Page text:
After so much time lazing about on the beautiful beaches of Thailand, I was really ready for the excitement of a city. I flew from Phuket to Bangkok to meet up with my friend Ilene (who is taking a year off and is 8 months into her adventure) before we head to Myanmar. Our big to-do was to get our same-day visas for Myanmar. But we thankfully also had some time to explore the city.
I loved the vibrant energy of Bangkok! I’ve gathered from speaking to other foreigners that people either love or hate this city, so I wasn’t sure what kind of experience I’d have. Bangkok is obviously a big, crowded Asian city, and so I think the experience you have there depends a lot on when you go and where you stay. Going before it’s too hot is good. It was hot and damp (we got a few sprinkles), but honestly not as steamy as the islands or as bad as I had mentally prepared myself for. And being able to get around easily really helps. We stayed in a nice place on the river (thanks to Ilene using hotel points at the Hilton) so we were able to rely heavily on the river ferries and the skytrain to get around. Of course the sunset swims in the rooftop pool overlooking the river helped too.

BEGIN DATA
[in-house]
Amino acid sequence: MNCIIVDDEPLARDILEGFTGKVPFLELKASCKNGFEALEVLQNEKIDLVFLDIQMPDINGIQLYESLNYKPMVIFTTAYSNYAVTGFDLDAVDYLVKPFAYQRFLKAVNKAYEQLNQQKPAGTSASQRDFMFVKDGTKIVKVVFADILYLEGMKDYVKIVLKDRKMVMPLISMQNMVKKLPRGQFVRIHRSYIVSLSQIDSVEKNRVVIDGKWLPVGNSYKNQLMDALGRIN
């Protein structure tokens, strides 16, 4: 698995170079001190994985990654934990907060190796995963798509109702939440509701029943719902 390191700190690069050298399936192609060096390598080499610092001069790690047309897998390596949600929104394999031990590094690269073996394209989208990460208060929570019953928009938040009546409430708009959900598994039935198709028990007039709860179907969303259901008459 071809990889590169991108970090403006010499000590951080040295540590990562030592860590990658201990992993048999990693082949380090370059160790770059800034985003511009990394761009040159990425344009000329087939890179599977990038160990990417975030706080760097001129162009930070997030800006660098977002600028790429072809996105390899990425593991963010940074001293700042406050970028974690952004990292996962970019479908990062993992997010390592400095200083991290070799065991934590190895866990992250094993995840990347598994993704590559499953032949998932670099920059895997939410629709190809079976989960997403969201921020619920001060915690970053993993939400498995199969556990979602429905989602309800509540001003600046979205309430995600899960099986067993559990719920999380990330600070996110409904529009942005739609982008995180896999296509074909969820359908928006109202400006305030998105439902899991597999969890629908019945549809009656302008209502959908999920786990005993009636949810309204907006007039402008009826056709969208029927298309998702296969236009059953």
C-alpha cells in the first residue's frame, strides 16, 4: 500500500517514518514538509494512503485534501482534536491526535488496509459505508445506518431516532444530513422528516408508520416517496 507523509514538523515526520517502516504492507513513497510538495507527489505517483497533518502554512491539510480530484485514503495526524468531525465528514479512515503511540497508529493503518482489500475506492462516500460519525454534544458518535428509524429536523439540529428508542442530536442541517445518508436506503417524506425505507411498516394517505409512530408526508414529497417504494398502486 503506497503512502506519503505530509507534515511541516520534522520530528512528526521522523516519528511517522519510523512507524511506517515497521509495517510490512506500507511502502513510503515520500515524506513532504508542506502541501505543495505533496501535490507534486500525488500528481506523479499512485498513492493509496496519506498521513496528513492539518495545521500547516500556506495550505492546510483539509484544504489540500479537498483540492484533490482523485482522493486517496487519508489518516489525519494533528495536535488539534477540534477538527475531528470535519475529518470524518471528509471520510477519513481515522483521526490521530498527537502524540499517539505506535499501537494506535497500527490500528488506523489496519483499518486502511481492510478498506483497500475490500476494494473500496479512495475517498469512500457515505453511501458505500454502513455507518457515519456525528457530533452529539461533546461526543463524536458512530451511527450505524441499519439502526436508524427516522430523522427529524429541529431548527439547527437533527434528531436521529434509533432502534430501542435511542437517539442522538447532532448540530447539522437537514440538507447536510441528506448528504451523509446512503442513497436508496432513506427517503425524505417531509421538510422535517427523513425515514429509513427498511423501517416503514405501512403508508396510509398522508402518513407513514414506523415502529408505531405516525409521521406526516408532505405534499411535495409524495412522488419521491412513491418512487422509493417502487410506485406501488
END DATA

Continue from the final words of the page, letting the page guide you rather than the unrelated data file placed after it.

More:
Now the river is dirty – we saw plenty of dead fish and even a dead alligator-like creature floating about – but traveling by waterway adds a sense of adventure that no train, bus, or even tuk tuk can beat. And the Mae Nam Chao Phraya river cuts through a good portion of the city sites (including the old city) that we wanted to see. After so many warnings about the danger of traveling in the city right now, we avoided the areas where there were said to be political protests going on. The closest we got was seeing a large encampment out the skytrain window. But we were both glad we didn’t let the warnings stop us from seeing the city.
In the two-plus days we had in Bangkok, I felt like I got a decent sense of the city. We spent some time wandering around Chinatown, found a lively Sunday market, had a history lesson at the National Museum, climbed Wat Arun, had some great cocktails in a couple of trendy areas (thanks to some great suggestions from Ryan in Singapore), and had some good food. Of course we also spent a decent amount of time securing our visas and fresh U.S. dollars for Myanmar, but it really wasn’t much of a pain to get a same-day visa.
I really loved the street markets we wandered through – busy and a bit chaotic, navigating them takes a balance of patience and pushiness that takes a bit of practice. But before you know it, you’re bargaining with the best and slipping through the crowd with ease. And to me this experience is what makes Asia so much fun.